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There was no other way to deal with the crisis!

Nov 26, 2011

In this issue:
» How technology can bring cost of services down
» Has infrastructure sector turned attractive?
» The manner in which Euro crisis is affecting Indian realty
» Is it the turn of airline sector to get FDI status?
» ...and more!
---------------------------------------- Have an enriching Saturday! ----------------------------------------

Can Europe find a solution to end the current economic crisis?

Will the new economic reforms drive the stock markets?

Are we paying a price for bad democracy?

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How many times has it happened that we have tried to do an in depth analysis of an issue only to find out later that the solution was not only simple but also right before our eyes all along? Many a times, isn't it? The current situation in Europe can serve as a very good example of this phenomenon at work. Reams and reams of paper have been spent in trying to find out what went wrong and what corrective measures can be taken. But to say that all of these steps have come unstuck would be to state the obvious. The situation is getting worse by the day with still no foolproof action plan being mooted by the member nations.

Amidst all this chaos, an article in the points out how almost all the policymakers and economic experts seem to be showing hardly any realism at all. It talks about how it would be next to impossible for Germany, the saviour of last resort to come to the rescue of troubled nations as well as financial institutions as the sum involved would be too large. And what about funding from China? Well, with the Chinese banking system showing signs of trouble, even that option looks like a remote possibility.

Thus, life seems to have come full circle as far as the Euro zone is concerned. Restructuring and bankruptcy, the very phenomena which the region wanted to avoid all along looks like the only feasible option worth undertaking. In fact, the path which was being followed by policymakers had a dead end from the very beginning, the only difference being that right now, it is smack in front of their faces. Thus, be it a nation or a company, a period of high leverage beyond a certain threshold will have to be followed by a period of deleveraging. Anything else just doesn't work. It is one of those unwritten rule of nature perhaps. This is also the reason why we insist on buying companies with bare minimum debt and some strong competitive advantages.

Do you think deleveraging is the only solution to the crisis or is there any other way? Share your views with us or you can also comment on our Facebook page / Google+ page.

 Chart of the day
Apart from tackling financial crisis, the most brain and money power is perhaps being spent towards making our environment greener and thus, tapping renewable sources of energy. Today's chart of the day highlights the current installed base of renewable energy across different continents in 2010. While Europe seems to be on top currently, the manner in which capacities is coming up in power hungry Asia, it won't be long before Asia takes the lead. It is also worth adding that amongst all the sources, solar power witnessed the biggest jump, growing 70% in terms of installed capacity in 2010 over 2009.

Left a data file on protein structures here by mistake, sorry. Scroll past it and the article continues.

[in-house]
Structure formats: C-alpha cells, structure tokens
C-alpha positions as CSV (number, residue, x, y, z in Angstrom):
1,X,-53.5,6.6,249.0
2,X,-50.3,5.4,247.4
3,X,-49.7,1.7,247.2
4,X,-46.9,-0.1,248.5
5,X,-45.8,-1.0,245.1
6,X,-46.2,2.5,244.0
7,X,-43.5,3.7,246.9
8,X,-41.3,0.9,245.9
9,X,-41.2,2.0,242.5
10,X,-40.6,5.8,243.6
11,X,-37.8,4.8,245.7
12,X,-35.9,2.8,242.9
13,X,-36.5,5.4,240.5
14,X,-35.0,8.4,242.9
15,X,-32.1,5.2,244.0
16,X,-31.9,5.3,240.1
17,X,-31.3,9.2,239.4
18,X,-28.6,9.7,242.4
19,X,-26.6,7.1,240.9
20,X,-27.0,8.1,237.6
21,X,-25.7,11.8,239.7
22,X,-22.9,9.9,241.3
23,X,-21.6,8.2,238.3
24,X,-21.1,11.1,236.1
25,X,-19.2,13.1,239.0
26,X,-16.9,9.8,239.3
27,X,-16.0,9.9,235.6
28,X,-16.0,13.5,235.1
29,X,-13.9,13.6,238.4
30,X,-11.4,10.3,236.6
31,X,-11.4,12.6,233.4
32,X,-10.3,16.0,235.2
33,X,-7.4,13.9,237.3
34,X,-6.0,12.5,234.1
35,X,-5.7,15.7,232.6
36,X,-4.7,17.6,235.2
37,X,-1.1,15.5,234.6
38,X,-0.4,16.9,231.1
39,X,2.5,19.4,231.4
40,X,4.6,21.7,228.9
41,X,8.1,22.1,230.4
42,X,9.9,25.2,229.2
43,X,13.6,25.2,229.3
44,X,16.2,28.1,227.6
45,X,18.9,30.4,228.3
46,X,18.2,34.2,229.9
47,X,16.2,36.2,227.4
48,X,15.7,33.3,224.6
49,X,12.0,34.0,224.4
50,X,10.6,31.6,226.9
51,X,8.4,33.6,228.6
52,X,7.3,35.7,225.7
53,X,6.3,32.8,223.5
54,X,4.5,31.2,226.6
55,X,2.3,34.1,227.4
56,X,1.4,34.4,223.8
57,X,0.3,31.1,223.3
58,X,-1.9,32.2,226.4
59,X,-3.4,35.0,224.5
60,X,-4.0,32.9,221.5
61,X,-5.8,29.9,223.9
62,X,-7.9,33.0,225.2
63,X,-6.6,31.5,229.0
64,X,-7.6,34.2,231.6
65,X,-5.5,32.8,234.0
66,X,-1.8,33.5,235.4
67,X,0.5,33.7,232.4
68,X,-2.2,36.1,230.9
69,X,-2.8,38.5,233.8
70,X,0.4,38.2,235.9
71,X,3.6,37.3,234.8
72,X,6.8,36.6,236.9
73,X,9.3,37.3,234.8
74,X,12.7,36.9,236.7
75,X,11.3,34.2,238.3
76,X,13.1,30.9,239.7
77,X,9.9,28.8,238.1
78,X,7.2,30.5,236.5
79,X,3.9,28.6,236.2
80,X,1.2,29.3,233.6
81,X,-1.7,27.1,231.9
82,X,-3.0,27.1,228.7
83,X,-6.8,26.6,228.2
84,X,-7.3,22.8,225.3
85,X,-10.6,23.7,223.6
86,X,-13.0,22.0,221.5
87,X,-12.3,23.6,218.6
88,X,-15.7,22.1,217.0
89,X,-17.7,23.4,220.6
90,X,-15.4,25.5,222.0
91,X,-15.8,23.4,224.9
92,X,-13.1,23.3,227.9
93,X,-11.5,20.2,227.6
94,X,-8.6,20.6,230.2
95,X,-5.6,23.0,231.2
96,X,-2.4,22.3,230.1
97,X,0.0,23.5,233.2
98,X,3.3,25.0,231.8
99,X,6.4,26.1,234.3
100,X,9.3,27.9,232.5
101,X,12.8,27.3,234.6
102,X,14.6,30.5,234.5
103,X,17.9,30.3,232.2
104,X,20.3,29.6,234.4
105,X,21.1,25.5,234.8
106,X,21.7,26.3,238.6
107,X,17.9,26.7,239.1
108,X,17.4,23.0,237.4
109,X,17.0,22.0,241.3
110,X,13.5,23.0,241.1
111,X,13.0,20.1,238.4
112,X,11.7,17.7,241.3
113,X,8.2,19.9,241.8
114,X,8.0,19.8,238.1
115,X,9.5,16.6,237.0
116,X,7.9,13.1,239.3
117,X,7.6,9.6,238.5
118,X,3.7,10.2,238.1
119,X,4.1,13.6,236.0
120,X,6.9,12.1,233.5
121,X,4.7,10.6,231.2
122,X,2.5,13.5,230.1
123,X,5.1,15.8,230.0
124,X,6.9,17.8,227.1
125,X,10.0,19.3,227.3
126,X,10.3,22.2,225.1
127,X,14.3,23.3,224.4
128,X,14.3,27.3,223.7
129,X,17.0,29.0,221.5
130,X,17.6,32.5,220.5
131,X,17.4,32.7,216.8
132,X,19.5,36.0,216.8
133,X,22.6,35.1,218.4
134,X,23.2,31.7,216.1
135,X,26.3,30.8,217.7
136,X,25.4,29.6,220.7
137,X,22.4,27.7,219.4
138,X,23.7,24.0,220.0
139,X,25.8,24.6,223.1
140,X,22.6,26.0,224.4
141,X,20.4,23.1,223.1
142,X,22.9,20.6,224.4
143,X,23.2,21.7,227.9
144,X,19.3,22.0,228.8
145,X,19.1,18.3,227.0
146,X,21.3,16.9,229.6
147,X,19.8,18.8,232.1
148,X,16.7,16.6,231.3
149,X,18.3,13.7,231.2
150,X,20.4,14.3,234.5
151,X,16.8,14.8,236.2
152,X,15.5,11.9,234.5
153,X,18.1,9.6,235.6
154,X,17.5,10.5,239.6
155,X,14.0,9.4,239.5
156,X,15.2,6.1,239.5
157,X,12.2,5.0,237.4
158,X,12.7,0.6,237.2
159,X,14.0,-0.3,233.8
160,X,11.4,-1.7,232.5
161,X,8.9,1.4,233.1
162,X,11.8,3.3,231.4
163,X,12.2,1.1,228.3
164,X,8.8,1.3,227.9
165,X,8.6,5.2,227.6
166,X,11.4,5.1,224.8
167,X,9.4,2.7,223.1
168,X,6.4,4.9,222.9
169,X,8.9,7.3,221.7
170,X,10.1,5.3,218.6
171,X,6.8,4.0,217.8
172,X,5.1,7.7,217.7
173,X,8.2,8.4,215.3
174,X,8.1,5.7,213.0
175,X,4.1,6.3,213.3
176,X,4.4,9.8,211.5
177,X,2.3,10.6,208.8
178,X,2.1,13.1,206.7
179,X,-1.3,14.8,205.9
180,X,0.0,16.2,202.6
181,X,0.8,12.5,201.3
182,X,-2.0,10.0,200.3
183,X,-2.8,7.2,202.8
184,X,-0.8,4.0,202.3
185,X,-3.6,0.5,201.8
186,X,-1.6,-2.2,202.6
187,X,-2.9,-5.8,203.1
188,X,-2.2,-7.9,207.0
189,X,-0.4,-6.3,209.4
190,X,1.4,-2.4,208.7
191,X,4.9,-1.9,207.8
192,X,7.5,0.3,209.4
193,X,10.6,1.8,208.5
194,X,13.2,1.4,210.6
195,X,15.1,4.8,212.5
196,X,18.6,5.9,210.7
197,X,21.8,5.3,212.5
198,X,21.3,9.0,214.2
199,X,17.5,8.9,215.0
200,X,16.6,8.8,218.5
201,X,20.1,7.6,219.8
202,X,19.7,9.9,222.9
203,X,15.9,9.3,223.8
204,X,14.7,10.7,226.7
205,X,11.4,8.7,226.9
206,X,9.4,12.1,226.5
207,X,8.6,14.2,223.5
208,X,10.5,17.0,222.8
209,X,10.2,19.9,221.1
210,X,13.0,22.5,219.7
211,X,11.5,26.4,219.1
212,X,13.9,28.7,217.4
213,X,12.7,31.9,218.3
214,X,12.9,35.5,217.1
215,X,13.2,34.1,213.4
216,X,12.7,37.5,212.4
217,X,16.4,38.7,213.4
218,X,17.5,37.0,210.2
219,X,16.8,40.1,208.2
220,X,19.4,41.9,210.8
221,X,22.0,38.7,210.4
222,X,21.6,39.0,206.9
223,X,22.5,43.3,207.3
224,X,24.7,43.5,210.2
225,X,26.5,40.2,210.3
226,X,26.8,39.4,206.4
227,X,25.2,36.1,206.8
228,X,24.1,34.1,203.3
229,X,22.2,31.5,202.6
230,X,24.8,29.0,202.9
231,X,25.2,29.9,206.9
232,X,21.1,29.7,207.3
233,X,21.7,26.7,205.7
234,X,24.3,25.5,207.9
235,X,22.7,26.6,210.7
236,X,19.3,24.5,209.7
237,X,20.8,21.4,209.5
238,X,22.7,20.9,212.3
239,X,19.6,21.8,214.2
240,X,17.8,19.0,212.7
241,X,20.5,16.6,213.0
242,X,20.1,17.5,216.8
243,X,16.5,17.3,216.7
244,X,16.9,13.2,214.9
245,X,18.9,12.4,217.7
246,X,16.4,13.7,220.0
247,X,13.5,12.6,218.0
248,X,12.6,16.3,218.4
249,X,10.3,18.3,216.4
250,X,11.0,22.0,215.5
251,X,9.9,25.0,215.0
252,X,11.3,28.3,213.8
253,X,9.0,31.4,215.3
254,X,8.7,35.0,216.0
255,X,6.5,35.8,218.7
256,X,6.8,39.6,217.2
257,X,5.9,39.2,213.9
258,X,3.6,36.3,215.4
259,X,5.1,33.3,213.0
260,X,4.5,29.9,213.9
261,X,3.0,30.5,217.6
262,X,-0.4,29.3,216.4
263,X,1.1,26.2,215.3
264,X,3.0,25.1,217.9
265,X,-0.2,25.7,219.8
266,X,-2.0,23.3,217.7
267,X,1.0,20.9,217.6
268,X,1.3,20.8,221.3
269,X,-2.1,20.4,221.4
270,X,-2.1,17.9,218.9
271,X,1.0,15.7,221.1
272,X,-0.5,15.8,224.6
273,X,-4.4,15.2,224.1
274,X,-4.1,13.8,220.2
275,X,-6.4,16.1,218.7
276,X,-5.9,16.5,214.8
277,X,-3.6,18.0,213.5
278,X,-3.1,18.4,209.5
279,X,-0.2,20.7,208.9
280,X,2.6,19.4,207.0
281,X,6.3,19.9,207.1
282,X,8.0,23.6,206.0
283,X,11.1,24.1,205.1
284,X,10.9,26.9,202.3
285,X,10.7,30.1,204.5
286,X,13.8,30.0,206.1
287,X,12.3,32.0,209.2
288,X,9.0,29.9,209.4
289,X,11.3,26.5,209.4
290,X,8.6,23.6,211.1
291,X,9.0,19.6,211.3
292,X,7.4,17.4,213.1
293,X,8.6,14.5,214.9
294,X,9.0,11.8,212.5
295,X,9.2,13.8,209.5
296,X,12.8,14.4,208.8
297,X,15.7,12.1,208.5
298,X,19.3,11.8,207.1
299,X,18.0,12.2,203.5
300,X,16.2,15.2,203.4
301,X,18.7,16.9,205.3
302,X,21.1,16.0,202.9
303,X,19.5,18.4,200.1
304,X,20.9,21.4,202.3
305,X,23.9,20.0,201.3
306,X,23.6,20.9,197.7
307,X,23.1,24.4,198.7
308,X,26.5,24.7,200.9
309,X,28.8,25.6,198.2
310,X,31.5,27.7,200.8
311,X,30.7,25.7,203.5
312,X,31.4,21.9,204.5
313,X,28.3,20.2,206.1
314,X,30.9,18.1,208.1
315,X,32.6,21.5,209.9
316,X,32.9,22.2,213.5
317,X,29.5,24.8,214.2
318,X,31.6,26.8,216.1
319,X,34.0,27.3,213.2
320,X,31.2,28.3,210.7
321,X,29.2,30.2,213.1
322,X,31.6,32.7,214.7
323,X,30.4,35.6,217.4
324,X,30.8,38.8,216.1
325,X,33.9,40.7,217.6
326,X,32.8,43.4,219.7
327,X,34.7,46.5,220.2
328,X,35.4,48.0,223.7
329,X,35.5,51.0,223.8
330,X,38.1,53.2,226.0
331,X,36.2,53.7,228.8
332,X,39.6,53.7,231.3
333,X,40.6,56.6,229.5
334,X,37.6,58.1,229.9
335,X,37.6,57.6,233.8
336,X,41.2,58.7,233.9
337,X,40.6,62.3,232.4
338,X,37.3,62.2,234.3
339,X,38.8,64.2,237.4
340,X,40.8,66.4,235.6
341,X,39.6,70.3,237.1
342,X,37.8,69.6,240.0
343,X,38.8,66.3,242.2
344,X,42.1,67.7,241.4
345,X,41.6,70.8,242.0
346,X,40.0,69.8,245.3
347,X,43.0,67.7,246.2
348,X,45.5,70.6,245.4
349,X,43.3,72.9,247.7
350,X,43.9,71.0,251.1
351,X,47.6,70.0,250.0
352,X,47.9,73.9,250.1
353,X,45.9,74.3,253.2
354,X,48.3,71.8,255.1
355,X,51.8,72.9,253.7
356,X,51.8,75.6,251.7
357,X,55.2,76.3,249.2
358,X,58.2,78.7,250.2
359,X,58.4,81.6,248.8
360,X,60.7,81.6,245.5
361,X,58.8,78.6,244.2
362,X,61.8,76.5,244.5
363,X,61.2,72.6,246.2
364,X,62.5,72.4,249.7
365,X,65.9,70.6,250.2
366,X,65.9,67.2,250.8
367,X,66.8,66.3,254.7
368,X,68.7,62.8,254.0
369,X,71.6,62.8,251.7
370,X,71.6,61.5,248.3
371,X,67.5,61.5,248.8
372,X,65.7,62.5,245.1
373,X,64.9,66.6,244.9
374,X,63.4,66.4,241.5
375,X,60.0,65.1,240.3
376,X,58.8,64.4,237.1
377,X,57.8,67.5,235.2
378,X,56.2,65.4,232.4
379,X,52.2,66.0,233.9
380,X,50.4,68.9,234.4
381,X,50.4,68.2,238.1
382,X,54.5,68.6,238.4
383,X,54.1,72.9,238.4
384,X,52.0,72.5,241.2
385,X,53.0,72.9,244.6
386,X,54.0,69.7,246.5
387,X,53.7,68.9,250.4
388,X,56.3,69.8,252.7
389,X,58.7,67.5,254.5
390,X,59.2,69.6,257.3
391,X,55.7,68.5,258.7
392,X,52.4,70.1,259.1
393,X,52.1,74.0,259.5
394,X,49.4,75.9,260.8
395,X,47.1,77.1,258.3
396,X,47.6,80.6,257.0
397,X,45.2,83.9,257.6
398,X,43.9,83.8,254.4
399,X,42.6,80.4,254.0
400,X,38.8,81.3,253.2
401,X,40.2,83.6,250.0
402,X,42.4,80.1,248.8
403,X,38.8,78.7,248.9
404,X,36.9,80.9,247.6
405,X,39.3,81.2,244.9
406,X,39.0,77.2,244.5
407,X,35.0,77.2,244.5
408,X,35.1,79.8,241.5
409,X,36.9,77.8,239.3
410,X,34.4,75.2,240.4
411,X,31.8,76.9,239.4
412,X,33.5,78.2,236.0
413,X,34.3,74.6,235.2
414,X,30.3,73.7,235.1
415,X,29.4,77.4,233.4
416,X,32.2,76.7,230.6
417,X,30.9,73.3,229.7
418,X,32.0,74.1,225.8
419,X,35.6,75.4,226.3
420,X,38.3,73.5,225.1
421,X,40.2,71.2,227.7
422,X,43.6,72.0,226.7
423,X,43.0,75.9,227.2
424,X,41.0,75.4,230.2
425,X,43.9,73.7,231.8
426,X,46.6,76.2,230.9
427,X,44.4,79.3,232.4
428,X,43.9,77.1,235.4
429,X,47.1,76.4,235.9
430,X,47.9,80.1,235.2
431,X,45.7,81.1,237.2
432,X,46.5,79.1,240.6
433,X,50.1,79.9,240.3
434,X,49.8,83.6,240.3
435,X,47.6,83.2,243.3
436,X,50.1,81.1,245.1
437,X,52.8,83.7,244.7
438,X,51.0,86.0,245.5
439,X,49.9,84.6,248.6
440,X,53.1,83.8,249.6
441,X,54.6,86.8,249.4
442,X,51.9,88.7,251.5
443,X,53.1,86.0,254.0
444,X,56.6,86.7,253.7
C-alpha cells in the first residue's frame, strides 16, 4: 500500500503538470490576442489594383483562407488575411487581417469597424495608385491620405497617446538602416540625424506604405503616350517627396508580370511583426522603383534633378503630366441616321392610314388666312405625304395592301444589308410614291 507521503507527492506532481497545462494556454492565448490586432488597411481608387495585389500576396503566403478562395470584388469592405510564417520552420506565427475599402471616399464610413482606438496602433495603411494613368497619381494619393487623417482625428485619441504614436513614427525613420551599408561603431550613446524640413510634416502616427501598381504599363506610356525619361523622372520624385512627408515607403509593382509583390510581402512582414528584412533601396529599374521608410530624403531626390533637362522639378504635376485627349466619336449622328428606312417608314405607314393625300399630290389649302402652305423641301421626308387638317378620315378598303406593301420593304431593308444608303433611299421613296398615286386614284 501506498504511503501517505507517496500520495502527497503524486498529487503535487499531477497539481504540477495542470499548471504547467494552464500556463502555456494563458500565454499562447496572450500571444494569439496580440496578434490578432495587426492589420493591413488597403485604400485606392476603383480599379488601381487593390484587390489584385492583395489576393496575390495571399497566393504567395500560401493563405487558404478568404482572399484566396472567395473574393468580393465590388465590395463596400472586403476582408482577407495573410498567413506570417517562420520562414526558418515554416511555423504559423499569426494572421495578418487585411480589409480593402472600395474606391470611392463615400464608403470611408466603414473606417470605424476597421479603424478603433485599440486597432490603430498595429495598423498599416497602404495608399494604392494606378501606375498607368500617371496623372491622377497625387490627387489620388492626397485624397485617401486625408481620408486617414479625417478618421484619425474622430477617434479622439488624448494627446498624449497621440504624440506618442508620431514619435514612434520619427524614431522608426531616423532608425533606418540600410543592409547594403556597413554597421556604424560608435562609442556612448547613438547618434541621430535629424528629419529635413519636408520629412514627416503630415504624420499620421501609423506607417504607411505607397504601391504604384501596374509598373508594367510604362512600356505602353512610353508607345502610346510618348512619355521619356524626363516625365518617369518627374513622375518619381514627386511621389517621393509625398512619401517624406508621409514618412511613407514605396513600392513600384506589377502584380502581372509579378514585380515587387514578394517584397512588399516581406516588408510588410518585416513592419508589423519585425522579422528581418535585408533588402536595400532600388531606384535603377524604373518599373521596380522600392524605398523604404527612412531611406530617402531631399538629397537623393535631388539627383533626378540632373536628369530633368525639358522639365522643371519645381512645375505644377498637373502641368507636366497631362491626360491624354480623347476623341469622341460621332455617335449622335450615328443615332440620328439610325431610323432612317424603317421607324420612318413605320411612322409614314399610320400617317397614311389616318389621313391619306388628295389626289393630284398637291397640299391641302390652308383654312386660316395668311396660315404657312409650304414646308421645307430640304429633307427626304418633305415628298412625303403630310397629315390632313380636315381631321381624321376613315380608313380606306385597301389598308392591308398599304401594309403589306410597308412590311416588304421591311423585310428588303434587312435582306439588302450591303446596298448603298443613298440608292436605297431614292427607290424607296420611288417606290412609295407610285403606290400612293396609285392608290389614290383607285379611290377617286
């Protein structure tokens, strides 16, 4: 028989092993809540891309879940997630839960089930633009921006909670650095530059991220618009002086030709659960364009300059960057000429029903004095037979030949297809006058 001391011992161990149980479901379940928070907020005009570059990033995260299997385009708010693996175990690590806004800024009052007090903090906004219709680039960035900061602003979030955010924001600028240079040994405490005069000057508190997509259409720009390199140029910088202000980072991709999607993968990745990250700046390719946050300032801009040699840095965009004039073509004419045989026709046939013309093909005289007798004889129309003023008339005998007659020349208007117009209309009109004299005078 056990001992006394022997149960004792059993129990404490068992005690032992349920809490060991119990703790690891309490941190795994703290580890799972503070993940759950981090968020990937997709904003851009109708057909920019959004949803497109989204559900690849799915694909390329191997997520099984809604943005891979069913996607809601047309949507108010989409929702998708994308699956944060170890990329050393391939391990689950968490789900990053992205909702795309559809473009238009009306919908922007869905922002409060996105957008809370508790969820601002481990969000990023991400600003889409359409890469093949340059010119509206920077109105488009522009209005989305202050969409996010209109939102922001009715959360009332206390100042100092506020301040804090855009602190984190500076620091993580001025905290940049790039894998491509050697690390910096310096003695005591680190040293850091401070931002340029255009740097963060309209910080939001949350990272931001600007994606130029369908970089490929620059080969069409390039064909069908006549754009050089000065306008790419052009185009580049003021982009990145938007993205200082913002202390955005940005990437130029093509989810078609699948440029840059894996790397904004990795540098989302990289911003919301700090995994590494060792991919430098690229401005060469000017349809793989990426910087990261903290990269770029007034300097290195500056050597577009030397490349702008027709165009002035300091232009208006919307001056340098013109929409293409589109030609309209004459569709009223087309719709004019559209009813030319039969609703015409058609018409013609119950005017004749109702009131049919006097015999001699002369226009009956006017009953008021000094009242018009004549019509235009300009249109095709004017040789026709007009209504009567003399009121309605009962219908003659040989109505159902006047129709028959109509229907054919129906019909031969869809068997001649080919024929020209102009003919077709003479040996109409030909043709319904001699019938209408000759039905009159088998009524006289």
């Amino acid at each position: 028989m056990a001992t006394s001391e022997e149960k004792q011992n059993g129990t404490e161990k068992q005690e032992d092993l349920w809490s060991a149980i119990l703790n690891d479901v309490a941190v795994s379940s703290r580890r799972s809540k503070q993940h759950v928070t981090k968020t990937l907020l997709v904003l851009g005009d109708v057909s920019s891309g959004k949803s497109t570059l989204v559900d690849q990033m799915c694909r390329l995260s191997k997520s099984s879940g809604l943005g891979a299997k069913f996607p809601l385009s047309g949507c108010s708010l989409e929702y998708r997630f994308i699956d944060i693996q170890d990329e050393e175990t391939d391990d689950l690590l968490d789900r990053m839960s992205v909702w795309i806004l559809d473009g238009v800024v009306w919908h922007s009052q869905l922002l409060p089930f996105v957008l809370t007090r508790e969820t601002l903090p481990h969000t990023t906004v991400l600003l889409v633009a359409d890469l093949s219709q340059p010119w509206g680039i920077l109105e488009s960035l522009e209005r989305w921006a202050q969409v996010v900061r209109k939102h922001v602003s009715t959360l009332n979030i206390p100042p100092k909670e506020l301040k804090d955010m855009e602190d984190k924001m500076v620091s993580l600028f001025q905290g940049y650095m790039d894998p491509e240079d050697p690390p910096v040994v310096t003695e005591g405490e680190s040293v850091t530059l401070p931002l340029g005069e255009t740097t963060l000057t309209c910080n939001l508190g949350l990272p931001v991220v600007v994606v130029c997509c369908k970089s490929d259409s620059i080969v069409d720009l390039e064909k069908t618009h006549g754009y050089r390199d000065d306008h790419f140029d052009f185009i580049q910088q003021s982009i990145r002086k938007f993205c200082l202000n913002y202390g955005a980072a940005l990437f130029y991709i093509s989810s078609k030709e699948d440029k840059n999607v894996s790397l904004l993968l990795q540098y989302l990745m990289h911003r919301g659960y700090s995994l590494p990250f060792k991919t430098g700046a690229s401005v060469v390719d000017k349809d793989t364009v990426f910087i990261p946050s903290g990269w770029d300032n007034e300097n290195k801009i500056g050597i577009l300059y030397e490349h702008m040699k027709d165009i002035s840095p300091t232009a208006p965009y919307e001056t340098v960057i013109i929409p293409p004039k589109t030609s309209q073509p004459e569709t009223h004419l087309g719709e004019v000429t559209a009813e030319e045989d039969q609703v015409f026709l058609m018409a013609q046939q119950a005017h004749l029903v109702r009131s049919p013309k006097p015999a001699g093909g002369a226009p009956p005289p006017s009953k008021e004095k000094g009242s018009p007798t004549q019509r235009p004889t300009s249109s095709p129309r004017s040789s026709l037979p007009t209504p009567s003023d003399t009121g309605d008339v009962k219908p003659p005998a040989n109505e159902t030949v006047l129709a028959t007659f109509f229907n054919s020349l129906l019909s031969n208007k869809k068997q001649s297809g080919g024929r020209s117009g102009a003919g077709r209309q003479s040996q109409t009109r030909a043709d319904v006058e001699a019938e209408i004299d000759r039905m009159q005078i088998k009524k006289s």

Source: The Economist

Why does your medical bill cost more than your monthly groceries? Or why does your child's education cost more than a plasma TV? According to a famous claim in economics, the cost of services tends to increase as compared to the cost of goods. This definitely rings true as one can barely afford the costs of rising healthcare and education anymore. They seem to be rising faster than overall inflation. Will we be doomed to continue paying exorbitant rates for these necessities? Columbia University professor Jeffrey D. Sachs, seems to have an answer. He believes that a sharp decline in these costs may soon be possible due to the tech revolution. The disruptive forces of technology have changed our lives in many ways. And further development of this field can actually help reduce the costs of highly expensive services. Various educational videos are now being put online for free so that anyone in the world can learn subjects like math and physics. Similar breakthroughs can happen in healthcare space as well to help empower individuals. Investment in technology is without doubt the only way forward.

Once touted as the sunrise sector of India, the infrastructure sector has been getting everything wrong for quite some time. The second quarter ended September, 2011 (2QFY12) saw the infrastructure players posting dismal numbers. Most companies reported significant year-on-year decline in profit after tax (PAT). The poor show was attributable to a steep incline in interest costs, which escalated in the range of 200 to 500 basis points (2-5%). One reason for this was the slew of hikes in key lending rates by the Reserve Bank of India (RBI) to battle the high inflation. The other reason was the high debt burden coupled with a significant increase in working capital requirement. But this is just one part of the story. The other concerns plaguing the sector include regulatory hurdles, land acquisition problems, delays in project execution and such other structural bottlenecks.

So there is no denying that there are ample reasons for the negativity surrounding the infrastructure sector. But we believe that in times of panic, investors have a tendency to be shortsighted. The reactions at such times are often extreme and disproportionate to what the events call for. You could say that such is the current situation of the infrastructure companies, as many of them trading quite below their book value. Value investors may want to scoop up some fundamentally stronger ones amongst them for the long term.